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Compute a dependency graph between active Python eggs.

Project description

The eggdeps tool reports dependencies between eggs in the working set. Dependencies are considered recursively, creating a directed graph. This graph is printed to standard output either as plain text, or as an input file to the graphviz tools.


eggdeps [options] [specifications]

Specifications must follow the usual syntax for specifying distributions of Python packages as defined by pkg_resources.

  • If any specifications are given, the corresponding distributions will make up the roots of the dependency graph, and the graph will be restricted to their dependencies.

  • If no specifications are given, the graph will map the possible dependencies between all eggs in the working set and its roots will be those distributions that aren’t dependencies of any other distributions.


-h, --help

show this help message and exit

-i IGNORE, --ignore=IGNORE

project names to ignore

-I RE_IGNORE, --re-ignore=RE_IGNORE

regular expression for project names to ignore

-e DEAD_ENDS, --dead-end=DEAD_ENDS

names of projects whose dependencies to ignore

-E RE_DEAD_ENDS, --re-dead-end=RE_DEAD_ENDS

regular expression for project names whose dependencies to ignore

-x, --no-extras

always omit extra dependencies

-n, --print-version

print version numbers of active distributions

-d, --dot

produce a dot graph

-c, --cluster

in a dot graph, cluster direct dependencies of each root distribution

The -i, -I, -e, and -E options may occur multiple times.


Working set

The working set eggdeps operates on is defined by the egg distributions available to the running Python interpreter. For example, these may be the distributions activated by easy_install or installed in a zc.buildout environment.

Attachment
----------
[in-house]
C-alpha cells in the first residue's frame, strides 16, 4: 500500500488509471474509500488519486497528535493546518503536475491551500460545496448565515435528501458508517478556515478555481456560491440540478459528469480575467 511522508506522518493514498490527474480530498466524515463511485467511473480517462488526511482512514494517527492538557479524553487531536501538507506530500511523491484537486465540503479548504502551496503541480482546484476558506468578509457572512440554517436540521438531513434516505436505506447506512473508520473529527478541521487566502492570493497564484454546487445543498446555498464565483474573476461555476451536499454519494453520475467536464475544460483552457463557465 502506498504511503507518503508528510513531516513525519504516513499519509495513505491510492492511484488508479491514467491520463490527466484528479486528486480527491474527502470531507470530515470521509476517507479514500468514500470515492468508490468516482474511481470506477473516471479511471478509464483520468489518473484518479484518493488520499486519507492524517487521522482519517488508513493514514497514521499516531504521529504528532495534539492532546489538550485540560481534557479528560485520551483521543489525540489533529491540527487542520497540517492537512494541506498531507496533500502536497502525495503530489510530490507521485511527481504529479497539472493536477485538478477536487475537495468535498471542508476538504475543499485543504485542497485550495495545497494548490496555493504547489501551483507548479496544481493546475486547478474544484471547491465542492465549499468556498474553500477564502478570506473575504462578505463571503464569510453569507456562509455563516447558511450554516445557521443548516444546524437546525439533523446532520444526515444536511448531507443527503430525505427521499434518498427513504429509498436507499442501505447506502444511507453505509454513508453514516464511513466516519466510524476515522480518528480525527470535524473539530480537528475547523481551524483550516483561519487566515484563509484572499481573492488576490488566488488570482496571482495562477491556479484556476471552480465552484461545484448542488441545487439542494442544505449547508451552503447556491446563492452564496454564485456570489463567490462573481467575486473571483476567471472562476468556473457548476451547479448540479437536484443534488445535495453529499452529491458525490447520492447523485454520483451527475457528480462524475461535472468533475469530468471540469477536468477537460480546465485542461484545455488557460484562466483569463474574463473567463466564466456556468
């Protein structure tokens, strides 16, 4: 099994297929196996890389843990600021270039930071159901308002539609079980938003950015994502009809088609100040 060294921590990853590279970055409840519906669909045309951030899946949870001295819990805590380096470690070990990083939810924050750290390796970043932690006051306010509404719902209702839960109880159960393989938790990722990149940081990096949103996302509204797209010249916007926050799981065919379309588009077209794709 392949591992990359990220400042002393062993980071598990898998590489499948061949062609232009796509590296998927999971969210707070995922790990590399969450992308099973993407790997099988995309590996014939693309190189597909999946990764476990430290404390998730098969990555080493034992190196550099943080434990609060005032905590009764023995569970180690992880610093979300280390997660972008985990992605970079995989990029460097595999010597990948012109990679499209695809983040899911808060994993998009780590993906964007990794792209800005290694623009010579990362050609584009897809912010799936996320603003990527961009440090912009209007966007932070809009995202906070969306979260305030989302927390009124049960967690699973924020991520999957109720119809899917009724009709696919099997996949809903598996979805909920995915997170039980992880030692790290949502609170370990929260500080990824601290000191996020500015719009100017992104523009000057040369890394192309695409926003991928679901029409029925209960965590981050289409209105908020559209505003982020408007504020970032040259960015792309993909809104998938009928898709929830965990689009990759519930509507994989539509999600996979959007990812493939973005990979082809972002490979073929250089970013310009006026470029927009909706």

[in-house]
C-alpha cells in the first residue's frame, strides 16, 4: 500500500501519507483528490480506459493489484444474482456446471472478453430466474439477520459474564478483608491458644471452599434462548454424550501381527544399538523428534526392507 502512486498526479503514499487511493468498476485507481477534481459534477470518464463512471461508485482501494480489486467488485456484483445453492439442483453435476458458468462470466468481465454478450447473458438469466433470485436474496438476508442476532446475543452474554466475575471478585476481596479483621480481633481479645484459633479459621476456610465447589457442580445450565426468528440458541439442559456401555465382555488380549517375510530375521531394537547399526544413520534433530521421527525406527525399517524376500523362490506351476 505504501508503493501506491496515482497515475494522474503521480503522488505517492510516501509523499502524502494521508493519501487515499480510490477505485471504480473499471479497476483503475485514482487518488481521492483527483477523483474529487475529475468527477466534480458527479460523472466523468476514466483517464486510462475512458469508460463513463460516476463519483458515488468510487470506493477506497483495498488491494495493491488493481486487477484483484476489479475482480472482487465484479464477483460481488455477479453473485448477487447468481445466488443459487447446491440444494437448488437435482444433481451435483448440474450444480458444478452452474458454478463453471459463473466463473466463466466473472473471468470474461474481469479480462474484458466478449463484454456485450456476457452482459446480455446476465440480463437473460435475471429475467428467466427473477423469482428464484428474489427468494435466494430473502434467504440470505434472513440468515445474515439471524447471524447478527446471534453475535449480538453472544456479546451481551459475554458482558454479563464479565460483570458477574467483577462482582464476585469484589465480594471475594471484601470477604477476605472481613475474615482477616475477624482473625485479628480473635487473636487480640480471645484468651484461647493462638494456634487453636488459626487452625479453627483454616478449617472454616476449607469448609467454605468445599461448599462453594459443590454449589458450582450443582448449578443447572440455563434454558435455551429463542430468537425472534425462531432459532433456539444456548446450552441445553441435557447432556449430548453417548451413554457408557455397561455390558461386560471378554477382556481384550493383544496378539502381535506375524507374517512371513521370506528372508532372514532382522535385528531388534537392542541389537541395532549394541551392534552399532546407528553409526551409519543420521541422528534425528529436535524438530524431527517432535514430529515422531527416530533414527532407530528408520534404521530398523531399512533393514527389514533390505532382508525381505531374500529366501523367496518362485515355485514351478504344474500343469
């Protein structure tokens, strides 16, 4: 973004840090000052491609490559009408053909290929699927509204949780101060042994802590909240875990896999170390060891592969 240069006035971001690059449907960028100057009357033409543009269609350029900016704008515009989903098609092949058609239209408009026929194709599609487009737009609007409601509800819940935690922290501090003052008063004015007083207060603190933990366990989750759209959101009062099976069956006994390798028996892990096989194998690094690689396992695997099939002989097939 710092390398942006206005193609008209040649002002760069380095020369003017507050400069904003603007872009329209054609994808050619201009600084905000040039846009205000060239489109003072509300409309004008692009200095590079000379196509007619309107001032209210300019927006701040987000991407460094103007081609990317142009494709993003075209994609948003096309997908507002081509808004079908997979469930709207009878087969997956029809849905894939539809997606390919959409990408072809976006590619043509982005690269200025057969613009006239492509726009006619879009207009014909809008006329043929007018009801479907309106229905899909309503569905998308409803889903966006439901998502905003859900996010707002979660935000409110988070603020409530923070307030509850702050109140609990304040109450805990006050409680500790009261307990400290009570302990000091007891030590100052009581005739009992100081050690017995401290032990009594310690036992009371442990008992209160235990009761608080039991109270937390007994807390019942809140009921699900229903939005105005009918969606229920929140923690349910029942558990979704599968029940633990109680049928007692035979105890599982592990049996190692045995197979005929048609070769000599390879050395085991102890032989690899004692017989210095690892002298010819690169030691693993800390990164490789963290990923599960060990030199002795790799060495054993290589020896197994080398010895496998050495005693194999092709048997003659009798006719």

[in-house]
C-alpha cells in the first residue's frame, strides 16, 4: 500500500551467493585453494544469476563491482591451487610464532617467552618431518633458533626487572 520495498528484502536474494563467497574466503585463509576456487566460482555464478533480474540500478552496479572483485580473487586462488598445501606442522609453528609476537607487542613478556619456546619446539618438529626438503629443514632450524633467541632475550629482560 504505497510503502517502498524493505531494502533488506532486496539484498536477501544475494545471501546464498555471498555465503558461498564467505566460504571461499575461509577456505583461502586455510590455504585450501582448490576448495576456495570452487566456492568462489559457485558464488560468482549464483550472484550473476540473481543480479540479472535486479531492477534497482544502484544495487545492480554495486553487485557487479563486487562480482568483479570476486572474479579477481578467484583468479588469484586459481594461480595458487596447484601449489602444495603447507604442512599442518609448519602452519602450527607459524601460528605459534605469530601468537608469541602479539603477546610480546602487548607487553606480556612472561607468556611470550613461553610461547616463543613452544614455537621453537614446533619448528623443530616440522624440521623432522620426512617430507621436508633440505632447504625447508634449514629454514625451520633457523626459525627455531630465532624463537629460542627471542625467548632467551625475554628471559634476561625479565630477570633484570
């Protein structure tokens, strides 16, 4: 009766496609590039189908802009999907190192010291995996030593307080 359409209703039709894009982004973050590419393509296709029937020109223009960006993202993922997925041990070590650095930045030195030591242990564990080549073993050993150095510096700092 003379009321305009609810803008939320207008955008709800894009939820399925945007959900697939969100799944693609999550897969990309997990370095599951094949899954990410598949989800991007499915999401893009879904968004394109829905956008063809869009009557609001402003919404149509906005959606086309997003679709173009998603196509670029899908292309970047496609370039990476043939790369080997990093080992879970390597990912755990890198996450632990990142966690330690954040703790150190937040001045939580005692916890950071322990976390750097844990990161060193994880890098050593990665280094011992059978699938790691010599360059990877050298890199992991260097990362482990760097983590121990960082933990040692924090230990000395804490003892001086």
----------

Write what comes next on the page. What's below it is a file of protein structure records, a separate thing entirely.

If the graph is to be calculated to such specifications that not all required distributions are in the working set, the missing ones will be marked in the output, and their dependencies cannot be determined. The same happens if any distribution that is either specified on the command line or required by any other distribution is available in the working set, but at a version incompatible with the specified requirement.

Graph building strategies

The dependency graph may be built following either of two strategies:

Analysing the whole working set:

Nodes correspond exactly to the distributions in the working set. Edges corresponding to all conceivable dependencies between any active distributions are included, but only if the required distribution is active at the correct version. The roots of the graph correspond to those distributions no other active distributions depend upon.

Starting from one or more eggs:

Nodes include all packages depended upon by the specified distributions and extras, as well as their deep dependencies. They may cover only part of the working set, as well as include nodes for distributions that are not active at the required versions or not active at all (so their dependencies can not be followed). The roots of the graph correspond to the specified distributions.

Reducing the graph

In order to reduce an otherwise big and tangled dependency graph, certain nodes and edges may be omitted.

Ignored nodes:

Nodes may be ignored completely by exact name or regular expression matching. This is useful if a very basic distribution is a depedency of a lot of others. An example might be setuptools.

Dead ends:

Distributions may be declared dead ends by exact name or regular expression matching. Dead ends are included in the graph but their own dependencies will be ignored. This allows for large subsystems of distributions to be blotted out except for their “entry points”. As an example, one might declare* dead ends in the context of zope.* packages.

No extras:

Reporting and following extra dependencies may be switched off completely. This will probably make most sense when analysing the working set rather than the dependencies of specified distributions.


In all cases, the output of eggdeps is a directed dependency graph with nodes that represent egg distributions and edges which represent either direct or extra dependencies between them. Some information will be lost while building the graph:

  • If a dependency occurs both directly and by way of one or more extras, it will be recorded as a plain direct dependency.

  • If a distribution A with installed extras is a dependency of multiple other distributions, they will all appear to depend on A with all its extras, even if they individually require none or only a few of them.


This package is written by Thomas Lotze. Please contact the author at <> to provide feedback, suggestions, or contributions.

See also <>.

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